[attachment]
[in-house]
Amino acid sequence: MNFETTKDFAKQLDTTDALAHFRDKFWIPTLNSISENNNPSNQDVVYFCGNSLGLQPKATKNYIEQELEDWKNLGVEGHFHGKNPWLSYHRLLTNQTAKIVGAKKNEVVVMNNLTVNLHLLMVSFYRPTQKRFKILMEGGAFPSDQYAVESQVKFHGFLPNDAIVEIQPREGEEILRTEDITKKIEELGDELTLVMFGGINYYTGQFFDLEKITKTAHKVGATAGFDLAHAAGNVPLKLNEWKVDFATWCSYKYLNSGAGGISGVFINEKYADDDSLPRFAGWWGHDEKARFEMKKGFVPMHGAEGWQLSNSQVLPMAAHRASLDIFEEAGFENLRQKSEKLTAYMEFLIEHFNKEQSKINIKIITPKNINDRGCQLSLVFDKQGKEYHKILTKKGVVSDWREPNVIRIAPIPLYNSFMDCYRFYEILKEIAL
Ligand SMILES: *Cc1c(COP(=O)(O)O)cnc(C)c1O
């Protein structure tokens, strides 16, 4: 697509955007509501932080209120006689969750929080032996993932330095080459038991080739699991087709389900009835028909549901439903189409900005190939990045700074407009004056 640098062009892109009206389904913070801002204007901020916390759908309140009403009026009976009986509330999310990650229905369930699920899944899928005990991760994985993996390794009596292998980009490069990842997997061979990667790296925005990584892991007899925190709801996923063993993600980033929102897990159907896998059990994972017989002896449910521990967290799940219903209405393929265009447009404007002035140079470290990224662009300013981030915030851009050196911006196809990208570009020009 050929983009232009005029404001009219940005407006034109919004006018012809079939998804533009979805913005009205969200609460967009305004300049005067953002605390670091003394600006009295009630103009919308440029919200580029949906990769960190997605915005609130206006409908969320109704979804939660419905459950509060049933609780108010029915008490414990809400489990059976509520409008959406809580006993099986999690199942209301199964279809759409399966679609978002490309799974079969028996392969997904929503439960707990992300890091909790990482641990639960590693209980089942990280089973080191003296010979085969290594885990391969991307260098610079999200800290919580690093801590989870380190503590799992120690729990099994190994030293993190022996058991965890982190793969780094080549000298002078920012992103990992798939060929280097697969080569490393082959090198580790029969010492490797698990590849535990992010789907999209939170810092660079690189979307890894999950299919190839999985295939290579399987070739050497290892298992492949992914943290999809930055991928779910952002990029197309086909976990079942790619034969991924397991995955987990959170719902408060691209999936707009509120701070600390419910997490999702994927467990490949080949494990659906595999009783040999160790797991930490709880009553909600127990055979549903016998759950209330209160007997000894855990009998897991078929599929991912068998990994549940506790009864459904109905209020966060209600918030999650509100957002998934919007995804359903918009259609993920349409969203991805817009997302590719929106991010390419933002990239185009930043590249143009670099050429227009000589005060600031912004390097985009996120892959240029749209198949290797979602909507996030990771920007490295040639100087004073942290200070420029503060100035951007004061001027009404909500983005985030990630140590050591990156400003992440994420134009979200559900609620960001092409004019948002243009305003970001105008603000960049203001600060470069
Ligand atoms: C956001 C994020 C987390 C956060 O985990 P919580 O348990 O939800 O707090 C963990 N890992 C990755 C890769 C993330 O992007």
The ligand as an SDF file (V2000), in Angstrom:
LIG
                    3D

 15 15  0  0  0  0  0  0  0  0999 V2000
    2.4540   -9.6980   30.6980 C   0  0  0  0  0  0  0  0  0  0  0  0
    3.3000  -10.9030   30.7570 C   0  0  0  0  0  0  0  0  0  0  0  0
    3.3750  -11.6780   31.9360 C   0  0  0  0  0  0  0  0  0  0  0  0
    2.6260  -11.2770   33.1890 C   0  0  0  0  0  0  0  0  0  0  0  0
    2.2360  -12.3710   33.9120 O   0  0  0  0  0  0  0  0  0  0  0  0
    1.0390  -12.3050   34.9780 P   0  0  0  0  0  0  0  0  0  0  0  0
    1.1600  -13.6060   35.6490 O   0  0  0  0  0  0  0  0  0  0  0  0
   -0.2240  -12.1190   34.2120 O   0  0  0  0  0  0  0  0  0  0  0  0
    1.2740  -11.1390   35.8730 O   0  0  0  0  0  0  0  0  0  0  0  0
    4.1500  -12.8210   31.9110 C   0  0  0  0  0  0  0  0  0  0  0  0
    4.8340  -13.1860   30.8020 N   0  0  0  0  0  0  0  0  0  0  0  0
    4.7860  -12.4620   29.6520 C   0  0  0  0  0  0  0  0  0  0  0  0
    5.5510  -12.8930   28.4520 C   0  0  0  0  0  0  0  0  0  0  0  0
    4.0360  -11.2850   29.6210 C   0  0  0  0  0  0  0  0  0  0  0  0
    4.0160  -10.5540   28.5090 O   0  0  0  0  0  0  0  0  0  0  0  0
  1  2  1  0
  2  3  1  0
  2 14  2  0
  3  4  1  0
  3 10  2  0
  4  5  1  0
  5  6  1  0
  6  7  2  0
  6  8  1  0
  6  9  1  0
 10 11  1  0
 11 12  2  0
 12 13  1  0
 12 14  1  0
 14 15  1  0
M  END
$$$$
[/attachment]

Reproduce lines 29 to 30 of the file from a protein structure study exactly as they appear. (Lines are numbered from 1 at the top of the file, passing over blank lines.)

  3 10  2  0
  4  5  1  0